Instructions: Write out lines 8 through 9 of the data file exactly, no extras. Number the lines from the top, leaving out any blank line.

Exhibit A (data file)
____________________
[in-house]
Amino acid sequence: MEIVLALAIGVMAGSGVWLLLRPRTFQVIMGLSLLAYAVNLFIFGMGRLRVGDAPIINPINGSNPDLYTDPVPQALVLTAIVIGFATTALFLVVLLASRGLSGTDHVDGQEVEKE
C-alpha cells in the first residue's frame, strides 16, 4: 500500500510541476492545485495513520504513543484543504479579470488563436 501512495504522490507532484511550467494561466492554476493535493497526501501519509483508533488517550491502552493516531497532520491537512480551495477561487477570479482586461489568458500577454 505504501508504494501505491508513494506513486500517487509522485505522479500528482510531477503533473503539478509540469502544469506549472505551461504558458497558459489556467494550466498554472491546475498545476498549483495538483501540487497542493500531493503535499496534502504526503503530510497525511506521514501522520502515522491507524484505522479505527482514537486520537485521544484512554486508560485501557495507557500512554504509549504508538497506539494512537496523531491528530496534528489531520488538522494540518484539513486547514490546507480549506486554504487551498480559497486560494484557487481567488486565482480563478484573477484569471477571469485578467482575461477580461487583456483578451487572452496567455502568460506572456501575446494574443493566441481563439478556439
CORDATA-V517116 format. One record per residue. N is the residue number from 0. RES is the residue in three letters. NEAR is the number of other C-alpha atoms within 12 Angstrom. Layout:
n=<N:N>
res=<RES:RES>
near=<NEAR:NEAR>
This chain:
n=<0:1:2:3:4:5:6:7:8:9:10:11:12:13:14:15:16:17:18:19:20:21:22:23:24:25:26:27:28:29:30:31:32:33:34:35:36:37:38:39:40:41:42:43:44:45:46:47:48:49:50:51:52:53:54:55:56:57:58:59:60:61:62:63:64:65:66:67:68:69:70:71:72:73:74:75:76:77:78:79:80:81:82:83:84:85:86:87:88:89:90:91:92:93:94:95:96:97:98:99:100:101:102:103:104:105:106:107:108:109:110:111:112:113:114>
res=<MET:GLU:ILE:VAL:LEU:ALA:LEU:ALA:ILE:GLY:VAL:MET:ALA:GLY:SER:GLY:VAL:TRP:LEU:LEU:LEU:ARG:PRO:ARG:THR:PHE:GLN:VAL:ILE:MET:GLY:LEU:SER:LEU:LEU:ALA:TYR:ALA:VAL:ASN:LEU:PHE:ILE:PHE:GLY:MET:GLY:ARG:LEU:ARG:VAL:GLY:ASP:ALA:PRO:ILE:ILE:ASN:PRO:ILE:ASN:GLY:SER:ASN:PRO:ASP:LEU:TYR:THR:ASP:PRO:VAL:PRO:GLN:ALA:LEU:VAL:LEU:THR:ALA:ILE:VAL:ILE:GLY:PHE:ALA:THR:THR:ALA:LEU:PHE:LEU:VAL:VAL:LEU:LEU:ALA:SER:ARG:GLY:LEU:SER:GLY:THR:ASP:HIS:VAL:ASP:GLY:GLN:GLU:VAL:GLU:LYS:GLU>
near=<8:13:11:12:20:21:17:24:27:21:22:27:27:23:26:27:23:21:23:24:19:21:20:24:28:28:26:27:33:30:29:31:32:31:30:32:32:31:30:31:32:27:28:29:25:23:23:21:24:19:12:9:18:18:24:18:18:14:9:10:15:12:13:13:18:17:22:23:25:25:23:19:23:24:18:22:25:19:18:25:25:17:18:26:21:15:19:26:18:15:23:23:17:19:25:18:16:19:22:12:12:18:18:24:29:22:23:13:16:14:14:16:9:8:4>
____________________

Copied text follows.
This chain:
n=<0:1:2:3:4:5:6:7:8:9:10:11:12:13:14:15:16:17:18:19:20:21:22:23:24:25:26:27:28:29:30:31:32:33:34:35:36:37:38:39:40:41:42:43:44:45:46:47:48:49:50:51:52:53:54:55:56:57:58:59:60:61:62:63:64:65:66:67:68:69:70:71:72:73:74:75:76:77:78:79:80:81:82:83:84:85:86:87:88:89:90:91:92:93:94:95:96:97:98:99:100:101:102:103:104:105:106:107:108:109:110:111:112:113:114>